The approval process was without a meaningful debate of a complex project, prepared over a number of years with far-reaching policy reform implications for the public and energy sectors. Shockingly, the most lively exchanges in the House were over the attempt by NDC MP Alhaji Sorogho to stop NPP MP Mr Annoh-Dompreh paying tribute to ex-President Kufuor for initiating relations with the MCC.

This speedy approval of the compact involved another instance of what has become a worryingly frequent practice in Parliament - the waiver of the standing order that requires that at least 48 hours elapse between the date on which notice of a Motion is given and the date on which it is moved. This approach prevents close examination of issues, thereby undermining Parliament’s oversight and representative function.

Clearly, both the executive and legislative branches treated legislative approval of the compact as merely part of the preparatory steps for President Mahama’s visit to Washington rather than a serious democratic exercise. This enabled him to face the media flashbulbs in Washington fully garbed with a democratic mandate to sign the compact. If the same type of approval had taken place in Zimbabwe in respect of a contract with China, his American hosts would have denounced it as a farce.

The perfunctory approval may have led to a serious blunder in the Executive’s presentation and Parliament’s consideration of a separate request from MIDA to waive taxes (import duties on inputs, profit taxes on foreign firms, etc.) connected with the project. The tax waiver worth US$133.89 amounts to twenty five per cent of the face value of the $498m of the MCC grant. The MIDA request was part of the material Government Memorandum to Parliament but its approval was not mentioned as part of the action the Executive required from Parliament. There is no reference to it in the Finance Committee Report, the Order Paper for 18 July or the Hansard Report of the approval of the Second Compact. Perhaps a $133.89m tax waiver is too small a detail to worry about in respect of for a conditionality laden grant from the USA?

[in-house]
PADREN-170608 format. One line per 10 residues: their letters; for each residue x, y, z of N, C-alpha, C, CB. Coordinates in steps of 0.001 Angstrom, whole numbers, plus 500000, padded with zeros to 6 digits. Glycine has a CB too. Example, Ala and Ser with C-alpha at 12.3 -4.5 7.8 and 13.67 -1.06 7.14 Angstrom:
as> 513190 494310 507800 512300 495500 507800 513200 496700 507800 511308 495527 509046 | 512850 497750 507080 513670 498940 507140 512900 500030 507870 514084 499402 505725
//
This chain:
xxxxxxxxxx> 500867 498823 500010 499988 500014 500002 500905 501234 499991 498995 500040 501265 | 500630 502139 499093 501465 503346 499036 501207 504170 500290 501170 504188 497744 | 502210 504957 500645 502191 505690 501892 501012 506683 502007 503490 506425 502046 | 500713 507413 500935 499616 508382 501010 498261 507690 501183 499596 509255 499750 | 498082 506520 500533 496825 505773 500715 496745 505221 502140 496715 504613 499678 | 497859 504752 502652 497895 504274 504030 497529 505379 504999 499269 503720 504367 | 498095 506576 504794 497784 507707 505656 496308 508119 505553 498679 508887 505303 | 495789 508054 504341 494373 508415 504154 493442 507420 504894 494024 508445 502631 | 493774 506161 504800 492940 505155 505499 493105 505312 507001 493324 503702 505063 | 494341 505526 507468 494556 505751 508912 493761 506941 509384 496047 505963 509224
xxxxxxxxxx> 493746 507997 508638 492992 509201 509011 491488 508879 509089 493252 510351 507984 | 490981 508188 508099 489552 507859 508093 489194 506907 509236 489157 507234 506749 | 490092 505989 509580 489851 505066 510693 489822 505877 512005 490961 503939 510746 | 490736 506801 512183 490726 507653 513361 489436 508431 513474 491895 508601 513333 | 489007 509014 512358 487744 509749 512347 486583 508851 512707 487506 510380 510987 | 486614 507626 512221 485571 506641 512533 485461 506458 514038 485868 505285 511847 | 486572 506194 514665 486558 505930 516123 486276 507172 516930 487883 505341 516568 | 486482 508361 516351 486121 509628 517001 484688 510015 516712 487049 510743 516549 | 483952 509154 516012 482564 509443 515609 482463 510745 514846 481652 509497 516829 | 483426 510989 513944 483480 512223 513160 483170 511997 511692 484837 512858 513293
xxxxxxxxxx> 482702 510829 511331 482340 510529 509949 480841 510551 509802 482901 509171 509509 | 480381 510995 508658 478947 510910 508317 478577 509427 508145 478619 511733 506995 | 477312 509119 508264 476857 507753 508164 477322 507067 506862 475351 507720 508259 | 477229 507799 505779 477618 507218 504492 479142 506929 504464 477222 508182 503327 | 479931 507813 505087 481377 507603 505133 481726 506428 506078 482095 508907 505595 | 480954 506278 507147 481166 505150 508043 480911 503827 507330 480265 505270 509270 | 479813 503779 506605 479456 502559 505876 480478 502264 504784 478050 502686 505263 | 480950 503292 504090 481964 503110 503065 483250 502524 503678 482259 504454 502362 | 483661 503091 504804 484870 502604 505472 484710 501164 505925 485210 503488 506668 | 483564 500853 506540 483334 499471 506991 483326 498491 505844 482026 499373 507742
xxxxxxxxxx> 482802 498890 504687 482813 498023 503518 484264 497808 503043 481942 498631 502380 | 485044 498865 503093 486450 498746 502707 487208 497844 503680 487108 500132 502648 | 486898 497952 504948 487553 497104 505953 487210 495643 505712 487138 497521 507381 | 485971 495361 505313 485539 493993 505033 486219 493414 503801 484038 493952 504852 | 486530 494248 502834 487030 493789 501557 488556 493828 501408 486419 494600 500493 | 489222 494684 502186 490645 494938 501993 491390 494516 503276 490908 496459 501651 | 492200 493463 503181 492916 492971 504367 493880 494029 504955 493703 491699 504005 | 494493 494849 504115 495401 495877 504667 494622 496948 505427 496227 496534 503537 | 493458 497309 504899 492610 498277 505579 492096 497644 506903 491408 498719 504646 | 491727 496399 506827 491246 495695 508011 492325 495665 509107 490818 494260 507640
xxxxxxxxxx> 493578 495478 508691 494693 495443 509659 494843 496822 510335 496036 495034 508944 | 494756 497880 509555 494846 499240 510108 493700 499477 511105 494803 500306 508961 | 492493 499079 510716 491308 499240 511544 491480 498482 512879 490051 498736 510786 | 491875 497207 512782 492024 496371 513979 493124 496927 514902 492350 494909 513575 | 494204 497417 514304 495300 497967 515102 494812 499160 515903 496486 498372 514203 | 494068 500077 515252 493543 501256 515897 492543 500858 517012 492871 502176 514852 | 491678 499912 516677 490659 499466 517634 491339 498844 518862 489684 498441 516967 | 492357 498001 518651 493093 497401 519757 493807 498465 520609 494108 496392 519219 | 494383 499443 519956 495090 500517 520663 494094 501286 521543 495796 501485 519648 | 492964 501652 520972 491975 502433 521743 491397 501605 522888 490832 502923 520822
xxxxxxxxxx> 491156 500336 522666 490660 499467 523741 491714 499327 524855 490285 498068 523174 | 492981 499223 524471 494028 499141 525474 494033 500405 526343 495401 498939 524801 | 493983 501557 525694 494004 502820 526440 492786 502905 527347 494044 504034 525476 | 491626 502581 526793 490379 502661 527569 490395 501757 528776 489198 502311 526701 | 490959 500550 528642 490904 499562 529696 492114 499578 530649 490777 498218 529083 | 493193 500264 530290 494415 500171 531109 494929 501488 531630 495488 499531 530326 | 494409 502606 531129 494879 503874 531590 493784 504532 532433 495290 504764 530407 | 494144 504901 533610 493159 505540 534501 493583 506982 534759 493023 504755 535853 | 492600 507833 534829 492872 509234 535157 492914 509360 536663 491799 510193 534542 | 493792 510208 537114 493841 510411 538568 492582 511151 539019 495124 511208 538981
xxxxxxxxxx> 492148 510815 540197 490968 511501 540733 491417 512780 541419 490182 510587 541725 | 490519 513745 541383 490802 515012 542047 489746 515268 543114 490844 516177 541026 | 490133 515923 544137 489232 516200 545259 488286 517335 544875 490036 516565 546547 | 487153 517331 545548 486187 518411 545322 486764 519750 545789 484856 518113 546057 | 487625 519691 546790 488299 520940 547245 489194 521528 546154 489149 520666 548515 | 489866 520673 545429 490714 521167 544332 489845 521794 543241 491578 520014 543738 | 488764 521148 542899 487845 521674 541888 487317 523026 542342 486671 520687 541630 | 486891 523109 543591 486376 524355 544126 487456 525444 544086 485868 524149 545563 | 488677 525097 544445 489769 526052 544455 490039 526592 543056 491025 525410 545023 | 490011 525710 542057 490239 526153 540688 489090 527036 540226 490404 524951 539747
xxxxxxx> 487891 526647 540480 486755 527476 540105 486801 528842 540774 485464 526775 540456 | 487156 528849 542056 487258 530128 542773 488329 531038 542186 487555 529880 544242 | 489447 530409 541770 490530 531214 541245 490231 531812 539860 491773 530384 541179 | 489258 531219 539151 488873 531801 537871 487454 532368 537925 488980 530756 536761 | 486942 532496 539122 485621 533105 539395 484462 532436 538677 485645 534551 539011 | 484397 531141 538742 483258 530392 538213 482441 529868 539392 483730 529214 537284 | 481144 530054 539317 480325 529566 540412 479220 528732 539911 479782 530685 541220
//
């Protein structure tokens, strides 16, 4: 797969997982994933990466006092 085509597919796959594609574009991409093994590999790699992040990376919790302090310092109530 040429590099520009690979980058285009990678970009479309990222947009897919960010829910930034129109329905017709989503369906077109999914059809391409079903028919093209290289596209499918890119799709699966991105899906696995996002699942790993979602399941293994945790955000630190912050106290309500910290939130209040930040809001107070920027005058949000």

That reforms are needed in the energy sector, including improving the efficiency of ECG, is beyond question. Is the privatisation of ECG one of the answers? I do not think so. I have read a lot of the Compact II documents and there are many reasons for doubt and worry that space does not allow me to elaborate. Suffice to say we have been down this road before most notably in the case of the Ghana Water Company and the concession agreement with AVRL that ended badly. Government and its foreign partners are privately making claims of successful examples in other developing countries and flying journalists around to come and tell the stories. The official narrative can however be challenged.

In January the Public Utility Workers Union (PUWU) and the Public Services Workers Union (PSWU) ,which cover the workers of ECG, VRA and GRIDCO, put out a critique of the MCA project, including the planned privatisation of ECG and offered their alternative for dealing with the problems of the ECG. This position has been backed by the TUC and a number of other organisations. The workers; intervention raises many important issues and underscores the need for more public information and discussion about the assumptions, justifications and implications of the MCA Energy project and its many conditionalities.

Even as Mr Basiru Adam’s article sits very well within the preference of our governments for obfuscation rather than openness and engagement with citizens on a far reaching policy, we should welcome it as a trigger for a debate. I hope the B&FT publishes this rejoinder as part of widening the debate.

* Yao Graham is coordinator of Third World Network-Africa